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Brooklyn GM: No plan to put minutes restriction Brook Lopez


Brook Lopez is back working out. After missing most of last season following foot surgery the man who is arguably the best offensive center in the game is on the court going all out.

And the Nets plan to use him.

Last year’s Nets didn’t find their identity until Lopez was out and then coach Jason Kidd was forced to go small with more Kevin Garnett at the five and some Paul Pierce at the four. This season Pierce will be in Washington and with Lopez back they plan to play him. A lot.

That’s what Nets GM Billy King said on SiriusXM NBA Radio yesterday, as transcribed by Nets Daily.

“Right now, there is no plan to put any restrictions on him, but I think as we do with all players through the preseason — whether you’re looking at KG or Deron, who’s coming off of ankle injuries — you build them up. You get them ready for the opening day of the season, but you’re really getting them ready for January, February, March and April. So I look at it like climbing a ladder throughout the season when you have veteran players. But I know Lionel is gonna push all these guys and challenge them physically. And whatever doctors allow Brook and Deron to do, Lionel is going to push them to that point.”

That Deron mentioned is Deron Williams, the Nets point guard.

If the Nets are going to make an impact beyond winning 44 games and squeaking out of the first round (as they did last year) they are going to need big years from Williams and Lopez. They are going to need new coach Lionel Hollins to instill a better defensive mindset and have those stars lead an improved offense.

The rest of the East has gotten better, for the Nets to do the same it is all about Lopez and Williams. And them staying healthy.

Sixers to retire Moses Malone’s number next season

Darryl Dawkins, Moses Malone

Kobe Bryant‘s pregame tribute video stole the show in Philadelphia, but Tuesday night was Moses Malone tribute night. The former league MVP and Hall of Famer passed away in September, and his legacy was honored by the Sixers during a halftime ceremony. During the festivities, Malone’s son announced that his No. 2 will be retired by the organization next season.

There’s no question that Malone, one of the greatest players in the history of the sport, deserves to have his number retired. The only relevant question is: why didn’t this happen years ago? The ceremony next season should be good, but it would have been better if they had done it when Malone was alive to participate in it. No Sixers player has worn No. 2 since Malone anyway, but it’s been over 20 years since he last wore a Sixers jersey. Why couldn’t they have found some time in those two decades to have a ceremony and hang a banner?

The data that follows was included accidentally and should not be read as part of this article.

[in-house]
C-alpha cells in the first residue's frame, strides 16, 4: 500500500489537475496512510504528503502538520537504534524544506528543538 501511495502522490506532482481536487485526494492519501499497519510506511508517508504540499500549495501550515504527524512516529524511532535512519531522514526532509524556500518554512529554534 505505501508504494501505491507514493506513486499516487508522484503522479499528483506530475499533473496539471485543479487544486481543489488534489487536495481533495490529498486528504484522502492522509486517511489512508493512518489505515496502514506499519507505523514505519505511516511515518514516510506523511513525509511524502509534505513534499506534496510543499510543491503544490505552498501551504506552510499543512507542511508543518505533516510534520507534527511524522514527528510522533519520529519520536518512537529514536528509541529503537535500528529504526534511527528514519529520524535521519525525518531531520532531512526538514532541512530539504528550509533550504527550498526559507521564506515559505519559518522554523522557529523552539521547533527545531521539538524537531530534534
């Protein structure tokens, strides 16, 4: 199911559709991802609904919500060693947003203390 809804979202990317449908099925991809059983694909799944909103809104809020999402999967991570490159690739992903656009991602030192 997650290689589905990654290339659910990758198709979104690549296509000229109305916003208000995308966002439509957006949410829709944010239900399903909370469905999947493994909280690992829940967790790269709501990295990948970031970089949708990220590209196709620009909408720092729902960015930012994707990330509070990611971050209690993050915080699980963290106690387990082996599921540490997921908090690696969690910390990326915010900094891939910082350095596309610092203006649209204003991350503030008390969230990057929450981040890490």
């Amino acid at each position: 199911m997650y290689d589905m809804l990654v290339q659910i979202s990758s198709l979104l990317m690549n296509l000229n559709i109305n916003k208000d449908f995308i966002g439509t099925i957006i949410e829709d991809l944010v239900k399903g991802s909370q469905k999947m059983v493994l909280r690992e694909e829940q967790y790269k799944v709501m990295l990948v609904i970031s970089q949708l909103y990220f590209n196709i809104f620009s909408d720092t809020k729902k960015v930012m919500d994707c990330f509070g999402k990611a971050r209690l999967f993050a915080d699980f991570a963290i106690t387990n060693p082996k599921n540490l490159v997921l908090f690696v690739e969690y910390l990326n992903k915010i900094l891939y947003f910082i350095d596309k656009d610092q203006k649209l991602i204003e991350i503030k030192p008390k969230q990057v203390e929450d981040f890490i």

LeBron James with two-handed halfcourt bounce pass for assist (VIDEO)

LeBron James
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Perhaps LeBron James‘ most underappreciated skill has been his passing. He is rightly hailed as the most unselfish superstar of his generation, but being a willing passer is only part of it: he’s also as good at it as any point guard in the league. Case in point: this two-handed halfcourt bounce pass on Tuesday night, finding Richard Jefferson for an easy dunk:

Kobe gets great introduction, loud ovation in Philadelphia

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Kobe Bryant‘s relationship with his hometown of Philadelphia had its rocky sections — the Kobe’s Lakers beat the Sixers in the 2001 Finals, and then Kobe was booed during the 2002 All-Star Game —  but all was forgiven on Tuesday night.

In his final trip to Philly, he was given a framed Lower Merion High School jersey — that’s Kobe’s school, in case you forgot — and it was presented by Dr. J.

Then the fans welcomed him like you see above.

That pumped up Kobe, who scored 13 first quarter points on 5-of-10 shooting, his best quarter of the season.

Rumor: Nets testing trade waters for Bojan Bogdanovic

Bojan Bogdanovic, Otto Porter Jr.
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If you play for the Brooklyn Nets, and your name is not Rondae Hollis-Jefferson, expect you will come up in trade rumors this season.

First up on the block, Bojan Bogdanovic. The report comes from Mike Mazzeo of ESPN.

Bogdanovic is in the first year of a three-year, $11 million deal, which isn’t bad for a guy playing nearly 25 minutes a night and scoring 8.4 points per game. There is a lot of potential in his game, if developed in the right setting — he’s a good shooter out on the wing who works well off the ball. He seems to have regressed this season, but how much of that is due to the Nets and their guard play (and just generally struggling) is up for debate.

Is there going to be interest in him? Probably. As always, it is about the price, what the Nets will demand. Whether the Nets can get anything back they want is up for debate.

Right now a lot of GMs are testing the waters for players, judging the market. That is a long way from a trade happening. But don’t be shocked if the Nets make a deal or two before the February deadline.